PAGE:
Ubisoft Files Against Author’s “Frivolous” Lawsuit

By John Walker on May 31st, 2012 at 4:00 pm.

I want to make the paddle slash creek joke again, but I won't.

I can only assume I Inceptioned the idea into Ubisoft’s collective head. Yesterday, reporting on the news that John Beiswenger had dropped his daft lawsuit against Ubisoft, I contacted the publisher to ask if they were now going to respond to the extreme allegations of illegal activity made against them by Beiswenger’s lawyer. Despite the promise of a statement in return, nothing came, and yet today via Gamasutra they’ve announced they’re filing a complaint against the eccentric author. I think I’ll email Ubisoft asking them if they’re planning to drop all their stupid DRM forever more, and see what appears elsewhere tomorrow! Anyway, the news is, they’re filing a complaint against the eccentric author whose lawyer made such extreme allegations of illegal activity against them.

Beiswenger’s “without prejudice” dropping of the case meant that he’d be able to pick it up and run with it, maybe after his prescient respiratory disorder detectors had taken the world by storm and his coffers were full. Ubisoft are looking to ensure he can’t do that, by asking for a ruling that states his case was “entirely meritless”, and thus preventing his pursuing it further.

And you can see why. The statement from Beiswenger’s lawyer read,

“My client’s decision to exercise his right to voluntarily dismiss the action, without prejudice, in no way diminishes his stalwart conviction in the merit of his claims against Ubisoft. He is unwavering in his belief that many key components of the Assassin’s Creed video game franchise infringe on many key components of his novel, LINK. We believe Ubisoft has engaged in egregious acts of copyright infringement and, should he choose to seek redress through the courts in the future, we remain confident that a trier of fact would agree.”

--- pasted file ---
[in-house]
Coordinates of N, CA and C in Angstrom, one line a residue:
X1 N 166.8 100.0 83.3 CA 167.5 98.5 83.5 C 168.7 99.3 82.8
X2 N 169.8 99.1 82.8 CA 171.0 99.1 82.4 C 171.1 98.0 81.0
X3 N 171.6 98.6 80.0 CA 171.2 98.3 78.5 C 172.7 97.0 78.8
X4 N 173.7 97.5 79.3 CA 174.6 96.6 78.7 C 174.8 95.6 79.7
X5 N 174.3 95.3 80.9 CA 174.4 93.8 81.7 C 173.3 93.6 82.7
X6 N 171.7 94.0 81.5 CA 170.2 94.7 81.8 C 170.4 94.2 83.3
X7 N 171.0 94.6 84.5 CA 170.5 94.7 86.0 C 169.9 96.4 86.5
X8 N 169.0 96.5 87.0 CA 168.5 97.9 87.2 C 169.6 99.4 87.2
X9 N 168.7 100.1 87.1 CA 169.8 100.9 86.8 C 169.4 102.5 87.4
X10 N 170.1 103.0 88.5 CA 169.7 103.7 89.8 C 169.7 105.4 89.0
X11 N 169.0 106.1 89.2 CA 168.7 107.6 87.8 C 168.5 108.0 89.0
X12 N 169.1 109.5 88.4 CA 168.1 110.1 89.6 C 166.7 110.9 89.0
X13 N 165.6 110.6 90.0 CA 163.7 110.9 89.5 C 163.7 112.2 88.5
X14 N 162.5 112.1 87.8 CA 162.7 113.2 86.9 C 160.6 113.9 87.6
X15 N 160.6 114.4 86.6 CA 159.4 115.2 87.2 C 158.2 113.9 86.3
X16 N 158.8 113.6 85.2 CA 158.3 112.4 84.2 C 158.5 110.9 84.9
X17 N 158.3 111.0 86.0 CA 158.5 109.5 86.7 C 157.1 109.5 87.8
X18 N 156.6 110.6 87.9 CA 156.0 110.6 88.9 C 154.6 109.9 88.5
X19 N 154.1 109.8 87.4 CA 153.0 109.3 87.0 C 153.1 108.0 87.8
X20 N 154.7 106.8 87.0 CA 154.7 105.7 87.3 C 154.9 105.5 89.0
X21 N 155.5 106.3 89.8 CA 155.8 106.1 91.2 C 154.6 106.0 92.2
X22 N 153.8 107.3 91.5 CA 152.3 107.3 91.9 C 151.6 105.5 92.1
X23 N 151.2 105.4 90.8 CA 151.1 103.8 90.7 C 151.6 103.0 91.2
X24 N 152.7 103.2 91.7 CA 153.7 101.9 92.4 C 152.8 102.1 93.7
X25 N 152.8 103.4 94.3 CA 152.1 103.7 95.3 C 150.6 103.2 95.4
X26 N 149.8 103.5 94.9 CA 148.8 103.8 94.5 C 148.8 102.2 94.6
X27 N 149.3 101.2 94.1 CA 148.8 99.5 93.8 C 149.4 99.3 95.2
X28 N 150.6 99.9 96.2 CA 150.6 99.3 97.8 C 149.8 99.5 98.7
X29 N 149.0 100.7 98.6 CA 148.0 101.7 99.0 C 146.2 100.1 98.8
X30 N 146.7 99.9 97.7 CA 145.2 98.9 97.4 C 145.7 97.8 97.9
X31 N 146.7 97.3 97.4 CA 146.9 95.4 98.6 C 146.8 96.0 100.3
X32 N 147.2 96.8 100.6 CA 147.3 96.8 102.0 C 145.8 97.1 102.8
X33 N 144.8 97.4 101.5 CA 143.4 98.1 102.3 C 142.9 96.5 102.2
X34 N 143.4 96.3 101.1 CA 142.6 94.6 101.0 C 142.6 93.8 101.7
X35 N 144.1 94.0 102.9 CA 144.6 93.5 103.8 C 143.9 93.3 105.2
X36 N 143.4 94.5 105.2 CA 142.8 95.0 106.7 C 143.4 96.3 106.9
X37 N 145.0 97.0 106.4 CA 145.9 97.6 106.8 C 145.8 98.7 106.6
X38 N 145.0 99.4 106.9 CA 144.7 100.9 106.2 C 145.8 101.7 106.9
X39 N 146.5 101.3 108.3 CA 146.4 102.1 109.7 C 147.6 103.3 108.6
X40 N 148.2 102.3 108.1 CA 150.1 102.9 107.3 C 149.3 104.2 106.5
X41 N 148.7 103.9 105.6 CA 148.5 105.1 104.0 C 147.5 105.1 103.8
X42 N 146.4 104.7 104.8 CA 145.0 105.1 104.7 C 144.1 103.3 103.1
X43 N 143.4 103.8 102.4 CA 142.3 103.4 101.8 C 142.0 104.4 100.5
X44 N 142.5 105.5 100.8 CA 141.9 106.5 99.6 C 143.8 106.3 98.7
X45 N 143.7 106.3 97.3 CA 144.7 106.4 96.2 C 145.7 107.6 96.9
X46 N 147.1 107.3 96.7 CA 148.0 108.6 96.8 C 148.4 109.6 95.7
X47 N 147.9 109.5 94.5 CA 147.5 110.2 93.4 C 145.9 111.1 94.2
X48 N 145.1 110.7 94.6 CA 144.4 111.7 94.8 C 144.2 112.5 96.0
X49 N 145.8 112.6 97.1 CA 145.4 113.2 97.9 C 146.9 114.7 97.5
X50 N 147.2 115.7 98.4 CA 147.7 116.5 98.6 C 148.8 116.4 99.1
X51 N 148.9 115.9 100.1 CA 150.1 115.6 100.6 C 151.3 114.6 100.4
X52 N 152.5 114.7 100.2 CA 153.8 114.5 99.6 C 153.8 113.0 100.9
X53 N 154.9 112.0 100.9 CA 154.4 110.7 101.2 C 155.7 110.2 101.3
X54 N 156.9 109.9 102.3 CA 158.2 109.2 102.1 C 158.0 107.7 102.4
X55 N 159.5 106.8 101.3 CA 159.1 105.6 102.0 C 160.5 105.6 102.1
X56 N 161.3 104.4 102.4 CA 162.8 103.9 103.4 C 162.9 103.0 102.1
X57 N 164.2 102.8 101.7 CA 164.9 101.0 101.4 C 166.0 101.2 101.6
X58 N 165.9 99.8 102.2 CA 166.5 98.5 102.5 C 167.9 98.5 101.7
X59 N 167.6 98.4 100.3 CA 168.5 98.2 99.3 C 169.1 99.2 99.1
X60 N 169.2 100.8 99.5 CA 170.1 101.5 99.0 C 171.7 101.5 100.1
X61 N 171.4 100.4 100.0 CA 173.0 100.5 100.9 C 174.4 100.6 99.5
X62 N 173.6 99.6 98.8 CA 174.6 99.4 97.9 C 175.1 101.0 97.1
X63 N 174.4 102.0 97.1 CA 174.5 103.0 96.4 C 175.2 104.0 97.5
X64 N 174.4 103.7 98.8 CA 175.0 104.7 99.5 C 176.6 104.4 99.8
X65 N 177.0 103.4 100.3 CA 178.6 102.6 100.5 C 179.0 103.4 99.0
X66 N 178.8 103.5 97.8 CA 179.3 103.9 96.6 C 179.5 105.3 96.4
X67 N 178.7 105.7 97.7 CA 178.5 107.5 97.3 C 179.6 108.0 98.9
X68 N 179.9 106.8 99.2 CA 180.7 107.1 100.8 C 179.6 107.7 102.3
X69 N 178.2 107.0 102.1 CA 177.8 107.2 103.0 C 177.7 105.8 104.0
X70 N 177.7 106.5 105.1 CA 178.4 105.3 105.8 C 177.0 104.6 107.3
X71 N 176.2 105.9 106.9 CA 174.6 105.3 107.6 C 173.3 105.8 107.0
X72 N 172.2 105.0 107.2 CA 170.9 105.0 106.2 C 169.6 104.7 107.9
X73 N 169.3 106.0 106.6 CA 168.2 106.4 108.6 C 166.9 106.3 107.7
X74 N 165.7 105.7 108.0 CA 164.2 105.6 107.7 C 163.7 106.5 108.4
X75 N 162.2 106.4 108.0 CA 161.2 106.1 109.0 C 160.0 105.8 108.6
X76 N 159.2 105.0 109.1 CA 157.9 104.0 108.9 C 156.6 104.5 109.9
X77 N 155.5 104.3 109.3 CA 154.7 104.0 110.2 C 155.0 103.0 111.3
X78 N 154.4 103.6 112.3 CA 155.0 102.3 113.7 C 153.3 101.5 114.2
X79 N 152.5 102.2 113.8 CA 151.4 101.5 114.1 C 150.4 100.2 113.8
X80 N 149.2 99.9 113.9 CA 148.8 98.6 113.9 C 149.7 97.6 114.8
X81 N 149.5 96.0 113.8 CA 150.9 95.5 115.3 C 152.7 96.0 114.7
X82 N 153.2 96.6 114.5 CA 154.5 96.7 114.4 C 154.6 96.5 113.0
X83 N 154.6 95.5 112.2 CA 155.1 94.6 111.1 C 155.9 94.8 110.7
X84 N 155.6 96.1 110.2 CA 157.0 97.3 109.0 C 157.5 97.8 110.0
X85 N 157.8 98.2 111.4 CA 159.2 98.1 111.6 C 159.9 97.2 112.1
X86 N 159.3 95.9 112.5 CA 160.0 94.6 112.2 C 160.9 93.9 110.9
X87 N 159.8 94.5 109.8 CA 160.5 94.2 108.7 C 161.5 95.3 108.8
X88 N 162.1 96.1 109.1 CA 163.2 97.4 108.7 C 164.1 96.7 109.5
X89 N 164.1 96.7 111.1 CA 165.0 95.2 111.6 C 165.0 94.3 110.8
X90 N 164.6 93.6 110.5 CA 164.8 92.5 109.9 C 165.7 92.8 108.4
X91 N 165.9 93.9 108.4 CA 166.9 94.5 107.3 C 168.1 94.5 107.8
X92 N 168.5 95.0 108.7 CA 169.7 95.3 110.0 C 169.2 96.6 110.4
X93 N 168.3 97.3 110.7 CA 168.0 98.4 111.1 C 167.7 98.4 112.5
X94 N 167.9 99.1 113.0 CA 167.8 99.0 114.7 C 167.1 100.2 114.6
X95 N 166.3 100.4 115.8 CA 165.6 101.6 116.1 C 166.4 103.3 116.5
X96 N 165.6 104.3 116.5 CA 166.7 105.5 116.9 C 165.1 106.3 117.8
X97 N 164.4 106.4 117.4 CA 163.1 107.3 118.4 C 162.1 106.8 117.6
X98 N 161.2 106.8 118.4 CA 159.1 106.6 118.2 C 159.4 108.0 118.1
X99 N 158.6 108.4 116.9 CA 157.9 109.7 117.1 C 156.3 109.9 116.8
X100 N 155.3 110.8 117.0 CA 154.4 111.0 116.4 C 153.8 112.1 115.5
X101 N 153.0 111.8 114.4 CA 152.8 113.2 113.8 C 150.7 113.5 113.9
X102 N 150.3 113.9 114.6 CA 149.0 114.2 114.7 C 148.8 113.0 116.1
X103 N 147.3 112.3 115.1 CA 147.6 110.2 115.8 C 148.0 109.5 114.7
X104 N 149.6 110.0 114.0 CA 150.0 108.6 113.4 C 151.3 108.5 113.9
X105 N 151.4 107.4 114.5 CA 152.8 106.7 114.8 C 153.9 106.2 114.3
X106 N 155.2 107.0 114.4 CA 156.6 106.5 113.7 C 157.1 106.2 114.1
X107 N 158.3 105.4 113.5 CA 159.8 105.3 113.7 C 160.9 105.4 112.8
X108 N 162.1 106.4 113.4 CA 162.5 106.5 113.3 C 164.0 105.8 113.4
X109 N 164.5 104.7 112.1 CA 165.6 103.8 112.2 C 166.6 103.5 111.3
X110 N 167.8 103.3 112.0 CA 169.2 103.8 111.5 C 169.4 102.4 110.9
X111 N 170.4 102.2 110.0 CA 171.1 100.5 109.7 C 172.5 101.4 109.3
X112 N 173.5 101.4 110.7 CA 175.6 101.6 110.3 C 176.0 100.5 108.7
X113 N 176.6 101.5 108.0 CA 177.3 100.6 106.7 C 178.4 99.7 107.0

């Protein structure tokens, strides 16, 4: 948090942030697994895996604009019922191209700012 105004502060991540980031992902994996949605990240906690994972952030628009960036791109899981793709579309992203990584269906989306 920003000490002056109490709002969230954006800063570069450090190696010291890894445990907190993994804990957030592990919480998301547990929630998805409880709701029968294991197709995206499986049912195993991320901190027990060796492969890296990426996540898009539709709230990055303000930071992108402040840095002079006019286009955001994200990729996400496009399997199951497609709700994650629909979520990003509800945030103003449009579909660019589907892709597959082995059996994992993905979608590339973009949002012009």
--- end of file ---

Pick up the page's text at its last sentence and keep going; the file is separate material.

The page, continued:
Those are fairly hefty claims, and ones just left out there slandering Ubisoft. Which is why they’re seeking a declaration of rights that their game, Assassin’s Creed, does not infringe on the author’s book ideas. They told Gama,

“The plaintiff in the case alleging copyright infringement by Ubisoft has dropped his claim, without settlement. Ubisoft believes this suit was frivolous and without merit, and is seeking a ruling to prevent future related claims. We are proud of our creative teams and will continue to vigorously defend the intellectual property they develop.”

They’re also seeking their costs incurred from inevitably having to whirr up their expensive team of lawyers in response to the abandoned case, and of course whatever other “relief” the court will give them.

Yesterday I also contacted Beiswenger for comment, primarily to ask him how else he could have seen these events playing out, but so far he has chosen not to respond.

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62 Comments »

  1. Dubbill says:

    It’s the lawyers I feel sorry for.

    • Deadly Habit says:

      Feeling sorry for lawyers? Does not compute…

    • Gap Gen says:

      Yeah. Sacks of money are super heavy and can lead to back problems in later life.

    • Grygus says:

      Yeah all that schooling and the bright-eyed visions of making the world a better place, and this is how they actually make their living.

    • lijenstina says:

      Oh no, think about the children.

      “Mommy, why Daddy couldn’t come to my basketball game today ?”
      “Sweetheart, he has to make money for your new Lexus.”
      “Great. Tell him I want the V8 one.”

    • Discopanda says: